Chinese carrot-tops for real?
December 20, 2012 11:42 AM   Subscribe

Really dumb question inside. I really hope I don't sound ignorant or racist, it's an honest question, I have no agenda.

I live in a city with a very large Asian population, about half I think, and I've noticed something, god this is so dumb:

Does a lot of Asian hair naturally have a slight reddish-orange tint or are 75% of the Asian people in my city colouring their hair the same colour?

I would ask an Asian person but I don't quite know any well enough to risk sounding like this question probably sounds.
posted by Cosine to Human Relations (32 answers total) 2 users marked this as a favorite
Different types of hair react to bleaching differently. The general sort of hair associated with people from East Asia tends to become a deep orange/ochre before it becomes the bleached-blonde color you generally associate with using hair bleach. I grew up and still live in a Chinese neighborhood and pre-teens and teenagers bleach out chunks of their hair pretty frequently as a fashion thing (although not as frequently as when I went to high school back in the late-90s/early-2000s.)
posted by griphus at 11:45 AM on December 20, 2012 [1 favorite]

In Japan, it's been common for a while for young/stylish people to dye their hair reddish or lighter brown. It's been frowned upon by more conservative people, and some workplaces prohibit "unnatural" hair coloring like that. A Japanese friend told me that if he passes a Japanese restaurant in the states and sees that the workers in it have black hair, he can tell they're not Japanese - but he could have been exaggerating.
posted by cairdeas at 11:46 AM on December 20, 2012 [2 favorites]

Malnutrition in childhood also changes hair colour to this particular shade. Are there many with a refugee heritage in your area?
posted by infini at 11:48 AM on December 20, 2012 [1 favorite]

Speaking as someone married to someone who happens to be Asian, Asian hair can be very, very difficult to tint. The result of a botched job is an orange-ish tint, and it's reasonable to expect that these folks are not opting for more expensive treatments (if they are available at all where you live) that give a desired tint.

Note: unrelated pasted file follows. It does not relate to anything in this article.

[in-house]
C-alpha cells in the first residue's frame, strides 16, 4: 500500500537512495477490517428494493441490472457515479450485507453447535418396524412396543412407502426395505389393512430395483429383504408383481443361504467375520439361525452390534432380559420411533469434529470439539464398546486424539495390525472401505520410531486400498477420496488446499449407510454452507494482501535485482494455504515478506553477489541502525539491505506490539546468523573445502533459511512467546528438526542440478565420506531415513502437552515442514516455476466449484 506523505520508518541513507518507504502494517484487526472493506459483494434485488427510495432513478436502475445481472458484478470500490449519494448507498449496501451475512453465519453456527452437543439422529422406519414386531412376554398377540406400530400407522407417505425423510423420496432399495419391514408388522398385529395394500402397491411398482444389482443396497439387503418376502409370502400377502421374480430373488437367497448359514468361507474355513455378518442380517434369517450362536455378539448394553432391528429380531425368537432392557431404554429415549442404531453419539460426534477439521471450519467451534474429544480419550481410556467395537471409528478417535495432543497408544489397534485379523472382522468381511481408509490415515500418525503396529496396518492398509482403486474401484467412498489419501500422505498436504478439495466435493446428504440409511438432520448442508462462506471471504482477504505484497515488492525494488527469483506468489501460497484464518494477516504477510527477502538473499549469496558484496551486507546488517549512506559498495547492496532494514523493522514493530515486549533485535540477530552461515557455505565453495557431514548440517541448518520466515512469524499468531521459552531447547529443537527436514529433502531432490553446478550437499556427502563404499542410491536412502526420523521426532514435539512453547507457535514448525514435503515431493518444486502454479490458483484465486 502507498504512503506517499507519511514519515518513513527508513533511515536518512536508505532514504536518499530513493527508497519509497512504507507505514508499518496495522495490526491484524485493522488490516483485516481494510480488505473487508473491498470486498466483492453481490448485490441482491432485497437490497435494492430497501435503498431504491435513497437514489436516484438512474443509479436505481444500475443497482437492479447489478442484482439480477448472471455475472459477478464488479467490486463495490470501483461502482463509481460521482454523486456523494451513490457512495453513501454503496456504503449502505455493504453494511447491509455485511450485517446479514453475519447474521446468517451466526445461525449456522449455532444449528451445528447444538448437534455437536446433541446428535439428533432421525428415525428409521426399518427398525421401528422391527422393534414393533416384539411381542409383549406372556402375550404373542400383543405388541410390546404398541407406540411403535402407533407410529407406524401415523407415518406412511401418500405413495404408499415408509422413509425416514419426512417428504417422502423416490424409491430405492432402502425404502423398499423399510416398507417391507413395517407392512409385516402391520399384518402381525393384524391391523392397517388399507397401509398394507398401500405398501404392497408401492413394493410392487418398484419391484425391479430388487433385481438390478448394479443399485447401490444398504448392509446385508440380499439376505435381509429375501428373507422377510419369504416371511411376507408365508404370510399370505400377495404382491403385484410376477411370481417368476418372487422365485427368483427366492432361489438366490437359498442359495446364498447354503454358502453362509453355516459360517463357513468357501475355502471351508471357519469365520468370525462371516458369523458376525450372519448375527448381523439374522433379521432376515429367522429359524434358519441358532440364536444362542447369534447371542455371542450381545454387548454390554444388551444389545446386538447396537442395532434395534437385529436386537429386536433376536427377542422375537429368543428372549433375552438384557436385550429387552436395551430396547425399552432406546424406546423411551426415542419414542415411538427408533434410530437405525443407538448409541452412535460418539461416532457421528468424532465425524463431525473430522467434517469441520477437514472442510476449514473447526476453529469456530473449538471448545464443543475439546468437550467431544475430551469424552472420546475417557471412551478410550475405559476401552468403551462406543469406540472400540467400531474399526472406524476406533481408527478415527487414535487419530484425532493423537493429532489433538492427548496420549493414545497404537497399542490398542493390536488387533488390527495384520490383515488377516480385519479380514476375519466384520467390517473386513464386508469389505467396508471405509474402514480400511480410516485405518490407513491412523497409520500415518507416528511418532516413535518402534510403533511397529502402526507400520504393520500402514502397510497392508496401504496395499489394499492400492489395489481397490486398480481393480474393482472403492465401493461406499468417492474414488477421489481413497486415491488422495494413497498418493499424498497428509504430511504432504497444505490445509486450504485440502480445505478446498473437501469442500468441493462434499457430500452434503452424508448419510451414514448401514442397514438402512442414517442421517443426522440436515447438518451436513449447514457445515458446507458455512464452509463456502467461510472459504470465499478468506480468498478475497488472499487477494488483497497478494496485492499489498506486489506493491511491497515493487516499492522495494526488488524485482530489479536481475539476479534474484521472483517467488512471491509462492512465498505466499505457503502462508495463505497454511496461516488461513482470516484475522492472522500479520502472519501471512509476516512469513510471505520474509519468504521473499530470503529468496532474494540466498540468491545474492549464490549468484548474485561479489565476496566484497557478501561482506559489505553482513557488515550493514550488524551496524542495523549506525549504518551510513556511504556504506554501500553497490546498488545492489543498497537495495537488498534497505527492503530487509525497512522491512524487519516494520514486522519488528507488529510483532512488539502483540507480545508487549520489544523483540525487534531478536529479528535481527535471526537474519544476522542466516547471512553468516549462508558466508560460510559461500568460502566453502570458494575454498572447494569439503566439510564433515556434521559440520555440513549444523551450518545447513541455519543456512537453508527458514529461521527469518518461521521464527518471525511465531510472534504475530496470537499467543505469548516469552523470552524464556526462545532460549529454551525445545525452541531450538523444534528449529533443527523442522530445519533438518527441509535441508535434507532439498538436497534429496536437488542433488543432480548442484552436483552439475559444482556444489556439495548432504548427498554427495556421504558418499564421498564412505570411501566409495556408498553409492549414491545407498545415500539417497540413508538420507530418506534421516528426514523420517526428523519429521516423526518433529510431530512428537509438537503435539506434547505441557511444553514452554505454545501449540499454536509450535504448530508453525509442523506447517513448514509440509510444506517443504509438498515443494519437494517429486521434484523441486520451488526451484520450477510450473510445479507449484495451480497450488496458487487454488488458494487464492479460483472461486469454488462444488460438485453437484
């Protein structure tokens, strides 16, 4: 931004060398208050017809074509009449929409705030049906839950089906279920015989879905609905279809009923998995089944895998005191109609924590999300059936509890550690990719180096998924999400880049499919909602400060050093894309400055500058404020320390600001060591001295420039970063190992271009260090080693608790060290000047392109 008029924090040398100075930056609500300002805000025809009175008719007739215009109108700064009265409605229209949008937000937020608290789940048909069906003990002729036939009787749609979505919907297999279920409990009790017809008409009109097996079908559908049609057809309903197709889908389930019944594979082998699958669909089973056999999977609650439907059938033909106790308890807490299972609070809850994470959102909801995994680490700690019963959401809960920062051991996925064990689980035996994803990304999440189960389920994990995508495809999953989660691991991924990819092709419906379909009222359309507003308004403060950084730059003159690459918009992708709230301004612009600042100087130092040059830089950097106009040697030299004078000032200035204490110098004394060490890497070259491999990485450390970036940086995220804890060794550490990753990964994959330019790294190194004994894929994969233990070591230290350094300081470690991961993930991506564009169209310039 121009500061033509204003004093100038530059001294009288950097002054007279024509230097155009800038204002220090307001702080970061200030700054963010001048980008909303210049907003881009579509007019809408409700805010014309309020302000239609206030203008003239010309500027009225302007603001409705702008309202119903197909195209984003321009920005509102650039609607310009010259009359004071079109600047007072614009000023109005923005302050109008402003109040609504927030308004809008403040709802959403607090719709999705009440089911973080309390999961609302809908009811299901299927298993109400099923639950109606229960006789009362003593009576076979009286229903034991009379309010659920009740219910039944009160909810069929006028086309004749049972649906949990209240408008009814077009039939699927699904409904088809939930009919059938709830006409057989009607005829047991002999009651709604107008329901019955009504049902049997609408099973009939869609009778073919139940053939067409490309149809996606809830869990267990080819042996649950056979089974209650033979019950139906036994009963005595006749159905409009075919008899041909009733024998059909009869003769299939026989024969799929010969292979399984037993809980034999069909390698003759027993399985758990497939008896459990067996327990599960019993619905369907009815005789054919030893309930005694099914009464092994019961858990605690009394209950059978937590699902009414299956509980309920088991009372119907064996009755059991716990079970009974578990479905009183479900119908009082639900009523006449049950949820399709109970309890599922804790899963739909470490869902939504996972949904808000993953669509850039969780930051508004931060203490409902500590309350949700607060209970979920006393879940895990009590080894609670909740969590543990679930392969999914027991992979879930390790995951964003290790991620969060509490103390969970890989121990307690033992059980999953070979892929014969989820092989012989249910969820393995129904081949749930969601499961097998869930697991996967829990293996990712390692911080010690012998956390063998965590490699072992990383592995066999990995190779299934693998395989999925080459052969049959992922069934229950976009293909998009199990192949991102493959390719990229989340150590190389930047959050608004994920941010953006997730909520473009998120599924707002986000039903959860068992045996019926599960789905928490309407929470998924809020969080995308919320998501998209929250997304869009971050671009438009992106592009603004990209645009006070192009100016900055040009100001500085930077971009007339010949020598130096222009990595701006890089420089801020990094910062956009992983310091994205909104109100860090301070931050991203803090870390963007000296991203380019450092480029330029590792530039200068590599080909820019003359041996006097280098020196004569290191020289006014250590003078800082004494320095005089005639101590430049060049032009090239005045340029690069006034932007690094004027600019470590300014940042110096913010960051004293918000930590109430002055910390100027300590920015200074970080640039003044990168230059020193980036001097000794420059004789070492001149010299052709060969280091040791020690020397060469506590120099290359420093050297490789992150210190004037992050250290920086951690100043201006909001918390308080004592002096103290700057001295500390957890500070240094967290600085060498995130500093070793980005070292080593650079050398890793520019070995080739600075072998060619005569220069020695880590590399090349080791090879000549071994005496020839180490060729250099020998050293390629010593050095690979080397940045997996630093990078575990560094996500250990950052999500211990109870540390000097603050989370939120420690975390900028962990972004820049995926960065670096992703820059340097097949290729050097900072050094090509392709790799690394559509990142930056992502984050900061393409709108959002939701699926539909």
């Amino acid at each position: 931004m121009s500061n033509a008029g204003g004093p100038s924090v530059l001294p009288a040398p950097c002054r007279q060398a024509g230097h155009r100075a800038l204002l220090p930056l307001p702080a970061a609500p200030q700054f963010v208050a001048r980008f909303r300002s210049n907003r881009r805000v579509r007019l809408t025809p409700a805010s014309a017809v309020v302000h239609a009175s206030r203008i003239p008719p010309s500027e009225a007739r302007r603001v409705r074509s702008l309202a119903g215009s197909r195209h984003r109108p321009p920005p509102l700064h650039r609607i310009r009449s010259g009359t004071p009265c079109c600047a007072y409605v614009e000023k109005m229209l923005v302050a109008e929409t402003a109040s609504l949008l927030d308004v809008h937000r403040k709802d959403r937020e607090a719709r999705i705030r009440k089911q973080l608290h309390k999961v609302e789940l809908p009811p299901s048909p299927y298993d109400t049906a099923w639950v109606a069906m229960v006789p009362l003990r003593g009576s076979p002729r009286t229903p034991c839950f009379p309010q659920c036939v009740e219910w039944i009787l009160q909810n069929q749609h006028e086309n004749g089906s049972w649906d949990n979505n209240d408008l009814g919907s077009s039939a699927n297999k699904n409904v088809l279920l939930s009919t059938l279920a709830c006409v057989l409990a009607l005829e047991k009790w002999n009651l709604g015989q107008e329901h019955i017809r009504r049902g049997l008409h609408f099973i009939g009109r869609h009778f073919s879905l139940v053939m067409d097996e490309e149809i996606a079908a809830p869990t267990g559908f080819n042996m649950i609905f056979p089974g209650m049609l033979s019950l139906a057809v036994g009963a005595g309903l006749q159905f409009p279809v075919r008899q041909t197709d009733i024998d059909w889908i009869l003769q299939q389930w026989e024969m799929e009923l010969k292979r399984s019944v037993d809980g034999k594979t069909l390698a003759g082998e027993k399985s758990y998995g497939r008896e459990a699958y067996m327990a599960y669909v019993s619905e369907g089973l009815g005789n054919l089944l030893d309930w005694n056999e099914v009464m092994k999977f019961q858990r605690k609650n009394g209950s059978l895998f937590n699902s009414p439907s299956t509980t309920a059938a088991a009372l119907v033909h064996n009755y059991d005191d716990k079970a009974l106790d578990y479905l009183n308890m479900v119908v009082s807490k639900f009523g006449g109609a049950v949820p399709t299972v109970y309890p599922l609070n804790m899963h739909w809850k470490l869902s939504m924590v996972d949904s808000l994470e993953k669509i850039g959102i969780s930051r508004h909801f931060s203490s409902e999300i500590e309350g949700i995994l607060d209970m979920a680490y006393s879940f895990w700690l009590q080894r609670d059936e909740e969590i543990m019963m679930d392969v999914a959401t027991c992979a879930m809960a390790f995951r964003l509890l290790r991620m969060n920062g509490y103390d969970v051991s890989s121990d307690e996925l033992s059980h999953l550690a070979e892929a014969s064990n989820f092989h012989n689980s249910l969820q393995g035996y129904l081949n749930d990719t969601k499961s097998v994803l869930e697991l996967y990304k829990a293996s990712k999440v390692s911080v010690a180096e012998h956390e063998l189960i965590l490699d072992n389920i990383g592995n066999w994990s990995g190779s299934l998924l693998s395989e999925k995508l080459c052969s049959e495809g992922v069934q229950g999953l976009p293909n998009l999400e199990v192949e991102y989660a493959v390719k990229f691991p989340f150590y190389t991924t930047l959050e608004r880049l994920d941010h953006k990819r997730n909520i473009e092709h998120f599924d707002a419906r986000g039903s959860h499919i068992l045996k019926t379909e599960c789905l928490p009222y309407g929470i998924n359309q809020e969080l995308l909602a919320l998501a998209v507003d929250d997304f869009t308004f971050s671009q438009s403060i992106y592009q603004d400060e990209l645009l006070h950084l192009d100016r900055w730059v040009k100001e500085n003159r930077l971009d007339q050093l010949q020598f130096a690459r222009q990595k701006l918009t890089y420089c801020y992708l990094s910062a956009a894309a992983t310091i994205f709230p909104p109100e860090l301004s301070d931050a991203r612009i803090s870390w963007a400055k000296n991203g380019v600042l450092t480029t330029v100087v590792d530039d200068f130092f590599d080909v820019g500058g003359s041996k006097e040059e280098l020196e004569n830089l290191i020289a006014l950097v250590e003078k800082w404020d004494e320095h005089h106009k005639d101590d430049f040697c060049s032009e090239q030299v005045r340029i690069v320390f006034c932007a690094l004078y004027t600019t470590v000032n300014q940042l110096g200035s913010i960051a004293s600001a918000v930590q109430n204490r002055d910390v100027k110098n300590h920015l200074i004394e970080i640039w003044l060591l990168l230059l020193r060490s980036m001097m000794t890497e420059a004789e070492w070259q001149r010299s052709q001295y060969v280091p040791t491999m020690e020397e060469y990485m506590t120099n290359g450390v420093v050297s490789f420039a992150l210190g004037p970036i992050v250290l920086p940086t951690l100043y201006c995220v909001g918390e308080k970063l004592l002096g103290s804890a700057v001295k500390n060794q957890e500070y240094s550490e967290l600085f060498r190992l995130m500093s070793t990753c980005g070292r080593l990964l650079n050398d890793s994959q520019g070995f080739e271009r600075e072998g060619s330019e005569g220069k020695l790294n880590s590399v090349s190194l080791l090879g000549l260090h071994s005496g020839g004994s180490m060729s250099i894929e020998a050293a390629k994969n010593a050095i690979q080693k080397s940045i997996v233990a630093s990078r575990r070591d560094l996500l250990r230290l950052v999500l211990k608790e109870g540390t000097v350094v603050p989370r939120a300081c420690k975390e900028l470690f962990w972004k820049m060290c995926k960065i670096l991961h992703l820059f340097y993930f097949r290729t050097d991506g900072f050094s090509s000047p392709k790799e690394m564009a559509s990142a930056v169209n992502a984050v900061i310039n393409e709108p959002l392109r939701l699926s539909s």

Another factor is sunlight. Depending how far north you live, sunlight further north can be very harsh with a lot of UV, and this can affect dyes in Asian hair. It can also affect the pigment in Asian hair.

I see that you are in Van. The sunlight up here is so, so, so strong. Compared to sunlight further south, it really does damage hair and skin.
posted by KokuRyu at 11:49 AM on December 20, 2012 [3 favorites]

Asian hair can be very, very difficult to tint.

If you're not up on hair stuff, OP, tinting dark hair involves lightening it first (you can't tint black hair with just color dye in the same way you can light hair.) Lightening cremes tend to have hydrogen peroxide -- which, now that I am remembering, is what the Chinese kids at school used, rather than bleach -- which has the same oranging effect.
posted by griphus at 11:52 AM on December 20, 2012

It's not natural. It's either damage or dyeing.
posted by ignignokt at 11:56 AM on December 20, 2012

So, if you're talking about naturally reddish hue, like not artificially streaked, one of my daughter's has reddish tints in her hair. Not enough to call it auburn, but it's definitely got red. And she's a very healthy kid with regularily trimmed healthy hair.
posted by mamabear at 12:00 PM on December 20, 2012

Hmmm. Younger people of Asian descent coloring their hair to shades of processed red/orange/brown is pretty common, and has been for a while. Is it mostly younger people you see with that hair color?

Also: My (Korean) hair has never been bleached or colored in any way, and its natural color is a very, very dark, warm brown, not really the coal black people typically think of when they think "Asian hair". Maybe you're noticing varying degrees of that?
posted by peachfuzz at 12:02 PM on December 20, 2012 [7 favorites]

I'm South Asian-American, not East Asian but my hair is also a very dark brown, not black. Most people would say it was black on sight but I dyed it jet black once and it looked really different. Also, I bleached it in high school and it was bright red.

I think it's a common misconception that non white people all have black hair, exact same color. There are a lot of shade variations.
posted by sweetkid at 12:05 PM on December 20, 2012 [10 favorites]

Adding to what Peachfuzz and Sweetkid said: The Asian people we are close with all have different colored and textured hair -- it's not just thick and black.
posted by mamabear at 12:06 PM on December 20, 2012 [1 favorite]

Yes, my hair is also fine and very curly naturally, which is considered crazy uncommon for Asians but it's kinda not.
posted by sweetkid at 12:07 PM on December 20, 2012

Depends on "Asia"
posted by infini at 12:08 PM on December 20, 2012 [5 favorites]